The researchers’ question, just as is every teacher’s and school counselor’s question, was this: If I worked on improving one of these academic or soft skills, which would give that student the biggest bang for the buck as they move on with their lives?

Let me quote their results (emphasis by me)
Increasing math test scores had the largest effect on earnings for a plurality of the students, but most students benefited more from improving one of the nonacademic competencies. For example, with respect to earnings eight years after high school, increasing math test scores would have been most effective for just 33 percent of students, but 67 percent would have benefited more from improving a nonacademic competency. Many students would have secured the largest earnings benefit from improvements in locus of control (taking personal responsibility) (30 percent) and sports-related competencies (20 percent). Similarly, for most students, improving one of the nonacademic competencies would have had a larger effect than better math scores on their chances of enrolling in and completing a postsecondary program.

​This was not new. Almost 50 years ago, Bowles and Gintis (1976), on the political left, pointed out that an individual’s noncognitive behaviors were perhaps more important than their cognitive skills in determining the kinds of outcomes the middle and upper middle classes expect from their children. Shortly after Bowles and Gintis’s treatise, Jencks and his colleagues (1979), closer to the political right, found little evidence that cognitive skills, such as those taught in school, played a big role in occupational success.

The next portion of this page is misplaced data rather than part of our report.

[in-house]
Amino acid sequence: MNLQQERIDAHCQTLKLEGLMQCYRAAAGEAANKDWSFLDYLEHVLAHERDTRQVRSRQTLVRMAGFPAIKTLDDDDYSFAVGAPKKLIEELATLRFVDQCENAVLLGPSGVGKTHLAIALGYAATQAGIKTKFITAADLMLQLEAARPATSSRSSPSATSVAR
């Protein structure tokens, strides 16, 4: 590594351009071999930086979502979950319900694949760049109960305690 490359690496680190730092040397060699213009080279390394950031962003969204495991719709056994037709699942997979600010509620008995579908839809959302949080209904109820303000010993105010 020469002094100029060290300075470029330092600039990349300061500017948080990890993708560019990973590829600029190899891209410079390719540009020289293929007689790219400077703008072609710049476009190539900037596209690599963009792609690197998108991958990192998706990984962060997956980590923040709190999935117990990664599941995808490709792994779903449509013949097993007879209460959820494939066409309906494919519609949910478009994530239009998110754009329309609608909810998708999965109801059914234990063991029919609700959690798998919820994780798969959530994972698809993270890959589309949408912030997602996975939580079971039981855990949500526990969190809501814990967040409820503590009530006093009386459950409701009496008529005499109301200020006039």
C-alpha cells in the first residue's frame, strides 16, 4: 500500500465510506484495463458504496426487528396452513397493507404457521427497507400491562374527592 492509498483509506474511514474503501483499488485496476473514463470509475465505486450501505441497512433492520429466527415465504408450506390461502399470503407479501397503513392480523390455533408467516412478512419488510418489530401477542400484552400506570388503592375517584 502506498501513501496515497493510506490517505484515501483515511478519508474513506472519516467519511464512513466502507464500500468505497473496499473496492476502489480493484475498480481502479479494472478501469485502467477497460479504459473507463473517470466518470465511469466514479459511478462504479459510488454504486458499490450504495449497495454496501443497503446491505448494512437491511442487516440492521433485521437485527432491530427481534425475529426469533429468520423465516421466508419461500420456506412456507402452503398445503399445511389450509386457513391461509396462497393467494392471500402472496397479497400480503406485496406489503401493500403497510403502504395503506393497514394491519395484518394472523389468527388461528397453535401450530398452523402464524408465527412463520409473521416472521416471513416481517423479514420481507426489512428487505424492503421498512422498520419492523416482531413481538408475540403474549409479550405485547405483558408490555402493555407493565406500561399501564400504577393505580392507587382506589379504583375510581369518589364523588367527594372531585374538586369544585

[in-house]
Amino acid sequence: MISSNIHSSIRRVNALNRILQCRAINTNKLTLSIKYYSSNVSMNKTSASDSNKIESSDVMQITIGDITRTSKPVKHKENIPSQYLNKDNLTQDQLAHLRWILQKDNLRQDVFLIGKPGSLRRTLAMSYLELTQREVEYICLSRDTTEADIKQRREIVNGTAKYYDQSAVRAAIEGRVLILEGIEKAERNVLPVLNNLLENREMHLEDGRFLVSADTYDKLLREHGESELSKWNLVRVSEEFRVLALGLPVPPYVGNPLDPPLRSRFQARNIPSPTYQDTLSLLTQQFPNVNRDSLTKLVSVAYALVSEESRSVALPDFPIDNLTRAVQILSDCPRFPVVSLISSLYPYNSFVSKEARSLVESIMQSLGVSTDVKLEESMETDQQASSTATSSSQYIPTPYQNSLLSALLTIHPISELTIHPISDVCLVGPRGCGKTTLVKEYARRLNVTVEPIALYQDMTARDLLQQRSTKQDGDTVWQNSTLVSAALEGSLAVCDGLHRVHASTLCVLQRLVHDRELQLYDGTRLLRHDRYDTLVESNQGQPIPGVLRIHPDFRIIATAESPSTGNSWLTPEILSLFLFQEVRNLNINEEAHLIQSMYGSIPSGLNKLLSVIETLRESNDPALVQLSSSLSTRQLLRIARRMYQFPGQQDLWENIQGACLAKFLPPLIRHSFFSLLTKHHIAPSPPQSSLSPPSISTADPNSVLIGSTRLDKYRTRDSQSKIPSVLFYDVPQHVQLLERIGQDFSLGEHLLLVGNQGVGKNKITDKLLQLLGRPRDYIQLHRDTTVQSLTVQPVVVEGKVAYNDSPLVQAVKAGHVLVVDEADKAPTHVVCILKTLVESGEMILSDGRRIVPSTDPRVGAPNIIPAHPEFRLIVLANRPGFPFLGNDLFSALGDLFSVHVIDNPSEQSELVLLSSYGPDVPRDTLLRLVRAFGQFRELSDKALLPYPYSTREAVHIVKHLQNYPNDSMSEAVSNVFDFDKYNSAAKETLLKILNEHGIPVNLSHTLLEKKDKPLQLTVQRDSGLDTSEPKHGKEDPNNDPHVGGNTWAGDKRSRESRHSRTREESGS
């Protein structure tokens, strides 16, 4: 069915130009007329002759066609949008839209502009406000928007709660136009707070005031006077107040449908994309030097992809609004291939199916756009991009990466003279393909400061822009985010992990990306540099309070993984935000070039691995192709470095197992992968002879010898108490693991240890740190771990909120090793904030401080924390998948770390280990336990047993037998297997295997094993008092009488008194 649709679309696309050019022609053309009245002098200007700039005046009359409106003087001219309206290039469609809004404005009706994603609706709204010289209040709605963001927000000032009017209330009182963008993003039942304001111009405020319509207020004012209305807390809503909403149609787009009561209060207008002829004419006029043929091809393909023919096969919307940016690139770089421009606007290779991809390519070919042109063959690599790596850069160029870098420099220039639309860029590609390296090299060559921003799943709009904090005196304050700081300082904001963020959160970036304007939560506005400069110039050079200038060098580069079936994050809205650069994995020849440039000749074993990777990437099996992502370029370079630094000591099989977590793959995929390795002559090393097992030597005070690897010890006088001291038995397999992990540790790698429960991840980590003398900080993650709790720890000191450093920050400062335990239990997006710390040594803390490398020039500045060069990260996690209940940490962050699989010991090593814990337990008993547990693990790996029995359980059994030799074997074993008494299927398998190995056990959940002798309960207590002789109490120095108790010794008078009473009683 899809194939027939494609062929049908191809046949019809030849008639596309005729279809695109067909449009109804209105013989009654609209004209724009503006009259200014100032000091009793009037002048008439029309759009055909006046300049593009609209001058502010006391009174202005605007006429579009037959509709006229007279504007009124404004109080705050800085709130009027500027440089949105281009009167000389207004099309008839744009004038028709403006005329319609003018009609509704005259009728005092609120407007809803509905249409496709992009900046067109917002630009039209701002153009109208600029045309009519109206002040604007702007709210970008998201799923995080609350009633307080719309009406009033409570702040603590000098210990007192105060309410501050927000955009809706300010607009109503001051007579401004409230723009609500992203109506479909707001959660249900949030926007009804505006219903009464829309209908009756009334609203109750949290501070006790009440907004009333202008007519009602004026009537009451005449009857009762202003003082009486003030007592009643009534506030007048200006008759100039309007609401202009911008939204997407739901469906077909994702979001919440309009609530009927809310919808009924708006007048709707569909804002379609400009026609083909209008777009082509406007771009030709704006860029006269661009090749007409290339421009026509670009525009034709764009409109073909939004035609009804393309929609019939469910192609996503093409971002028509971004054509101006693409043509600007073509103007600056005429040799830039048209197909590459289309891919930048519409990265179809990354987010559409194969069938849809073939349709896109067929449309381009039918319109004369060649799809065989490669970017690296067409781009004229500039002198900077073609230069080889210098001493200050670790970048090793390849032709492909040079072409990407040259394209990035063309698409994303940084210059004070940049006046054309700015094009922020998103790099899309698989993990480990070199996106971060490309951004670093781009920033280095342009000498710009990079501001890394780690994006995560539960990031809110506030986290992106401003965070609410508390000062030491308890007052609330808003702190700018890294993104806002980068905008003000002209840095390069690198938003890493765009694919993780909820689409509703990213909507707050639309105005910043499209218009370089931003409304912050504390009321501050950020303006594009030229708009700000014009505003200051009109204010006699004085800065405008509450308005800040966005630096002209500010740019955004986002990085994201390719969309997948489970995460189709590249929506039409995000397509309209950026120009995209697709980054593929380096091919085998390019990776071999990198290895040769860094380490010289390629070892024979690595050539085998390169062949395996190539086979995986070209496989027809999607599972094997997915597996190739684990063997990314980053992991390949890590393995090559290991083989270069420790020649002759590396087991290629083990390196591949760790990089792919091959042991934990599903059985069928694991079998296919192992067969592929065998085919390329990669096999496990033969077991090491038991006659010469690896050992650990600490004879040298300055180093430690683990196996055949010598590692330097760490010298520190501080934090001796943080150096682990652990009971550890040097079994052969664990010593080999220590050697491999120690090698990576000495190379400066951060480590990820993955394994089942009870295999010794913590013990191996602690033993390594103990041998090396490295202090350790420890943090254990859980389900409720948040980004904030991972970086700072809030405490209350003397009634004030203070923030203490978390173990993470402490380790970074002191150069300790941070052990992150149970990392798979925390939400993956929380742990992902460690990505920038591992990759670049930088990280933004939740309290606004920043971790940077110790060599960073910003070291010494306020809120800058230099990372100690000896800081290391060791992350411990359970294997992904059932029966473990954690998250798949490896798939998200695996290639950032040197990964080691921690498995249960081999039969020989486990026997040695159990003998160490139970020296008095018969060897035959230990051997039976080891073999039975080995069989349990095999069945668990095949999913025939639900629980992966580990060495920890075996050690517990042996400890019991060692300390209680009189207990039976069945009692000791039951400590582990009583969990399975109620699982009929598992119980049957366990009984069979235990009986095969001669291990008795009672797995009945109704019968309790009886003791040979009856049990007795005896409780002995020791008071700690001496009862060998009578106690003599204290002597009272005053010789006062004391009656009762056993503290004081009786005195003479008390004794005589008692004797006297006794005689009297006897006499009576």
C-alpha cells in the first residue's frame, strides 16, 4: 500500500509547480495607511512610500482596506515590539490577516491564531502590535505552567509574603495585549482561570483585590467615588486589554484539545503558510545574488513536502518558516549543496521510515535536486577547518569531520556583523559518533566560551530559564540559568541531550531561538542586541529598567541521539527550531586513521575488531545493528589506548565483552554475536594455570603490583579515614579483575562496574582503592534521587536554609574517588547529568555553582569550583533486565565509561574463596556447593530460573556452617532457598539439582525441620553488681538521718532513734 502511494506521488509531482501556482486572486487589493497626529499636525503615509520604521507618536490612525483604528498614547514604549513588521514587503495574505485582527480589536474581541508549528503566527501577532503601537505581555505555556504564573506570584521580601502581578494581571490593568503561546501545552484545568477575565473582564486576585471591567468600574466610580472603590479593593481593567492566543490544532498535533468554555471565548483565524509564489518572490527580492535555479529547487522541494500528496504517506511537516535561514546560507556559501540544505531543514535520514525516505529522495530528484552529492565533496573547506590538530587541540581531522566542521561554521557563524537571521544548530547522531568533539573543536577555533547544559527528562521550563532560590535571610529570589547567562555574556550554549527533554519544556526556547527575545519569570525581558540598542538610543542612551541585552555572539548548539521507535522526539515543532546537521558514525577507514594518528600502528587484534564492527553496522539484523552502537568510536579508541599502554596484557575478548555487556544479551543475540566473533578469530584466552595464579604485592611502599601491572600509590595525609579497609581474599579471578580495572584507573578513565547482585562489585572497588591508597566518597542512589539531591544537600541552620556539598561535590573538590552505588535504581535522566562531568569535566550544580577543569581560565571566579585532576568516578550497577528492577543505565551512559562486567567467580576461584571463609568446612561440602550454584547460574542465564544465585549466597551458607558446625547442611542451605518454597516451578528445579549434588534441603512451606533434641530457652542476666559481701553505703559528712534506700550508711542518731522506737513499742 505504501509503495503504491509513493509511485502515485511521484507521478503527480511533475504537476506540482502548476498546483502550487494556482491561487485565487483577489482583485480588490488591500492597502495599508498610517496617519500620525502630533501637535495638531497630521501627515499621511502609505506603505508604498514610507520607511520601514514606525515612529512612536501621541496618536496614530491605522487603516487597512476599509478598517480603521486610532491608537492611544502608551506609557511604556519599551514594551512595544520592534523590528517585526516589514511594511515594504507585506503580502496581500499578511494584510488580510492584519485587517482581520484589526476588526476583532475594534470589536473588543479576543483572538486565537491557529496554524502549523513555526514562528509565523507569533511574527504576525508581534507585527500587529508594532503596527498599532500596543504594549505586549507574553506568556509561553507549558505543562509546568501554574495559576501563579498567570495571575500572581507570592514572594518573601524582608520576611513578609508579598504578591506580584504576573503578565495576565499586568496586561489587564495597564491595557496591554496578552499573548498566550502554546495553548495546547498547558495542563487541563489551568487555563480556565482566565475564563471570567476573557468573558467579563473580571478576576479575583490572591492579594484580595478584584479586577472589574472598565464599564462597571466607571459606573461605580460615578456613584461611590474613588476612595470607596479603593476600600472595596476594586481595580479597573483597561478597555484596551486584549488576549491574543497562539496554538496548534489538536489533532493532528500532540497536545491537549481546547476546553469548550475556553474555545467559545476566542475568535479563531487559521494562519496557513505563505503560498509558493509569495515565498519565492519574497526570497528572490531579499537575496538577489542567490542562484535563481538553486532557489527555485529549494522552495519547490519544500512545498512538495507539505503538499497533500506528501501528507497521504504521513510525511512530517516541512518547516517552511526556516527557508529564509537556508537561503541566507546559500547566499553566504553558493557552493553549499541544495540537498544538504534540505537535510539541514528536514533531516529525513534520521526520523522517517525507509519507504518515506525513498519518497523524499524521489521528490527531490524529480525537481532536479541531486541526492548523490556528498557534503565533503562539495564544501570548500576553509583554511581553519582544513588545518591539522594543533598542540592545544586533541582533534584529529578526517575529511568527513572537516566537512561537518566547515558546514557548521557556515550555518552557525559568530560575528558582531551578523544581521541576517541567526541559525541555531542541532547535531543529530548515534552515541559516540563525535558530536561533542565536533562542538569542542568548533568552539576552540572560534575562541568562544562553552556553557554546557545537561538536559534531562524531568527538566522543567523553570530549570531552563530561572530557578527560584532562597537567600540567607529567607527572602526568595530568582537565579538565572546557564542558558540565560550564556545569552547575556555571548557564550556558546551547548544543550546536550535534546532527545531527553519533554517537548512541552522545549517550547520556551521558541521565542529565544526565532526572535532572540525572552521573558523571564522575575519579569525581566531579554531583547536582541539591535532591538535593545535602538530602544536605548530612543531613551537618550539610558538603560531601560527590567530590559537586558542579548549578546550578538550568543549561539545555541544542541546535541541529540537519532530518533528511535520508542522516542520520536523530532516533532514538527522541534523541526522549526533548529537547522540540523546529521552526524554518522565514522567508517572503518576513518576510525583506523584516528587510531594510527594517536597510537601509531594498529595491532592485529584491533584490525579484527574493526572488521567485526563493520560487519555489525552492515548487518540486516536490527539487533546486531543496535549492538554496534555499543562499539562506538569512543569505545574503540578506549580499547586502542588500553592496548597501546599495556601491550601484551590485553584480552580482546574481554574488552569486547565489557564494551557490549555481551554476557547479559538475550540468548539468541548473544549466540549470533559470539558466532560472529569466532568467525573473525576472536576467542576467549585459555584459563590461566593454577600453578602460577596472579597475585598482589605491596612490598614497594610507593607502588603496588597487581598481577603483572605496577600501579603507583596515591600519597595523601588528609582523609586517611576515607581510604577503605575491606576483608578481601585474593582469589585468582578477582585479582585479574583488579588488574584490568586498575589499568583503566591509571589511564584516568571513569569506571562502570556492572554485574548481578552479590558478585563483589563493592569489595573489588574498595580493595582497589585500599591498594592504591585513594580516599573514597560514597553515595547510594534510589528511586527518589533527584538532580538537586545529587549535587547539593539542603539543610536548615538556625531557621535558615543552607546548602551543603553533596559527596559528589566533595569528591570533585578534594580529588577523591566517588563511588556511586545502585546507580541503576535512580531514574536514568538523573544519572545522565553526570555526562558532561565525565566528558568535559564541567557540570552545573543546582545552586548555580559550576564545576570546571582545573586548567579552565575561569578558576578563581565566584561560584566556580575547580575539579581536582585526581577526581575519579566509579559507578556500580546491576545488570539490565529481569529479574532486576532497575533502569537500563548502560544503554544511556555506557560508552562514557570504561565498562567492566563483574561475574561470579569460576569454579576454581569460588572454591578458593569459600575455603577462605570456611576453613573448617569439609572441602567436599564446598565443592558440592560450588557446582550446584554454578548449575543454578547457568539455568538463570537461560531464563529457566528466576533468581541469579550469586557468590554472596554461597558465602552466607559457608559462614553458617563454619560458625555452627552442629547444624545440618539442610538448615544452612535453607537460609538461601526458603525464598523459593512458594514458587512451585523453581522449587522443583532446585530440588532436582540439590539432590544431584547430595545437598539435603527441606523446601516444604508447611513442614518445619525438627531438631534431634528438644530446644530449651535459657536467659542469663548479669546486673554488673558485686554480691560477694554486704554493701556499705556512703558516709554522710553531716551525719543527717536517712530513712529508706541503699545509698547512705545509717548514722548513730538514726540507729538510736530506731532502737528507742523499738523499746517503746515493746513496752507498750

Employment usually depends on certificates or licenses—a high school degree, an Associate’s degree, a 4-year college degree or perhaps an advanced degree. Social class certainly affects those achievements. But Jenks and his colleagues also found that industriousness, leadership, and good study habits in high school were positively associated with higher occupational attainment and earnings, even after controlling for social class. It’s not all about grades, test scores, and social class background: Soft skills matter a lot!

Lleras (2008), 10 years after she studied a group of 10th grade students, found that those students with better social skills, work habits, and who also participated in extracurricular activities in high school had higher educational attainment and earnings, even after controlling for cognitive skills! Student work habits and conscientiousness were positively related to educational attainment and this in turn, results in higher earnings.